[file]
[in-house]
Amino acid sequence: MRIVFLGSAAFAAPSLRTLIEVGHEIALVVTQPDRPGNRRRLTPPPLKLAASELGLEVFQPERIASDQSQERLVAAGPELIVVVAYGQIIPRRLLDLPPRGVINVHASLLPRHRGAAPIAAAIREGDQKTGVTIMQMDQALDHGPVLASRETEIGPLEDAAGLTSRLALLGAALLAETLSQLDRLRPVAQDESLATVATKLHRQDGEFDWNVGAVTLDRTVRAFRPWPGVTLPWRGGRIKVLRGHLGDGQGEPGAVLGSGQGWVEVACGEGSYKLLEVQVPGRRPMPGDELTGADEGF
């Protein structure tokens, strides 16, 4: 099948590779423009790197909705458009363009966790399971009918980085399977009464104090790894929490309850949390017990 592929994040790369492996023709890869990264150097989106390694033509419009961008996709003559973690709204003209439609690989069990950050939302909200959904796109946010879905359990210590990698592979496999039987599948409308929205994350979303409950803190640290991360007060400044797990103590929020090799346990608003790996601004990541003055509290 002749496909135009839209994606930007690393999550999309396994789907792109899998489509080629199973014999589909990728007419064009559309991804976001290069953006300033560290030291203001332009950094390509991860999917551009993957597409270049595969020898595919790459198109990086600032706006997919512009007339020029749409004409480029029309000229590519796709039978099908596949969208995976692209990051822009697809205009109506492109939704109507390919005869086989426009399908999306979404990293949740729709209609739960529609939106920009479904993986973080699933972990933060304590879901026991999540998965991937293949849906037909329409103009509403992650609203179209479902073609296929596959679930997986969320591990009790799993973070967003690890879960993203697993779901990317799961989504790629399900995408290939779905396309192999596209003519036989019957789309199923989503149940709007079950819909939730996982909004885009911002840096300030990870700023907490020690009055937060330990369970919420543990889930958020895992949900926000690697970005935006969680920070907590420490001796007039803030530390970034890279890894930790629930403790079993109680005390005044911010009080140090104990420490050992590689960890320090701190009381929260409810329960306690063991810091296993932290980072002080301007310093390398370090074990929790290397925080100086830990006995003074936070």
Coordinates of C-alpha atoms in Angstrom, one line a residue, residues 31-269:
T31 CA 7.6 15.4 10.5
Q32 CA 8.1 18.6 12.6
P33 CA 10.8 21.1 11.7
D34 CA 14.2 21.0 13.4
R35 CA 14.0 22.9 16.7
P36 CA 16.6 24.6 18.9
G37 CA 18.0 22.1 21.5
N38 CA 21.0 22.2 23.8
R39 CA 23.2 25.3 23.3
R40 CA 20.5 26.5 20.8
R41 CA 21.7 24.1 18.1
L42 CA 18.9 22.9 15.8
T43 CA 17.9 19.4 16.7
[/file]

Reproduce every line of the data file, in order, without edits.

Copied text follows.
[in-house]
Amino acid sequence: MRIVFLGSAAFAAPSLRTLIEVGHEIALVVTQPDRPGNRRRLTPPPLKLAASELGLEVFQPERIASDQSQERLVAAGPELIVVVAYGQIIPRRLLDLPPRGVINVHASLLPRHRGAAPIAAAIREGDQKTGVTIMQMDQALDHGPVLASRETEIGPLEDAAGLTSRLALLGAALLAETLSQLDRLRPVAQDESLATVATKLHRQDGEFDWNVGAVTLDRTVRAFRPWPGVTLPWRGGRIKVLRGHLGDGQGEPGAVLGSGQGWVEVACGEGSYKLLEVQVPGRRPMPGDELTGADEGF
């Protein structure tokens, strides 16, 4: 099948590779423009790197909705458009363009966790399971009918980085399977009464104090790894929490309850949390017990 592929994040790369492996023709890869990264150097989106390694033509419009961008996709003559973690709204003209439609690989069990950050939302909200959904796109946010879905359990210590990698592979496999039987599948409308929205994350979303409950803190640290991360007060400044797990103590929020090799346990608003790996601004990541003055509290 002749496909135009839209994606930007690393999550999309396994789907792109899998489509080629199973014999589909990728007419064009559309991804976001290069953006300033560290030291203001332009950094390509991860999917551009993957597409270049595969020898595919790459198109990086600032706006997919512009007339020029749409004409480029029309000229590519796709039978099908596949969208995976692209990051822009697809205009109506492109939704109507390919005869086989426009399908999306979404990293949740729709209609739960529609939106920009479904993986973080699933972990933060304590879901026991999540998965991937293949849906037909329409103009509403992650609203179209479902073609296929596959679930997986969320591990009790799993973070967003690890879960993203697993779901990317799961989504790629399900995408290939779905396309192999596209003519036989019957789309199923989503149940709007079950819909939730996982909004885009911002840096300030990870700023907490020690009055937060330990369970919420543990889930958020895992949900926000690697970005935006969680920070907590420490001796007039803030530390970034890279890894930790629930403790079993109680005390005044911010009080140090104990420490050992590689960890320090701190009381929260409810329960306690063991810091296993932290980072002080301007310093390398370090074990929790290397925080100086830990006995003074936070």
Coordinates of C-alpha atoms in Angstrom, one line a residue, residues 31-269:
T31 CA 7.6 15.4 10.5
Q32 CA 8.1 18.6 12.6
P33 CA 10.8 21.1 11.7
D34 CA 14.2 21.0 13.4
R35 CA 14.0 22.9 16.7
P36 CA 16.6 24.6 18.9
G37 CA 18.0 22.1 21.5
N38 CA 21.0 22.2 23.8
R39 CA 23.2 25.3 23.3
R40 CA 20.5 26.5 20.8
R41 CA 21.7 24.1 18.1
L42 CA 18.9 22.9 15.8
T43 CA 17.9 19.4 16.7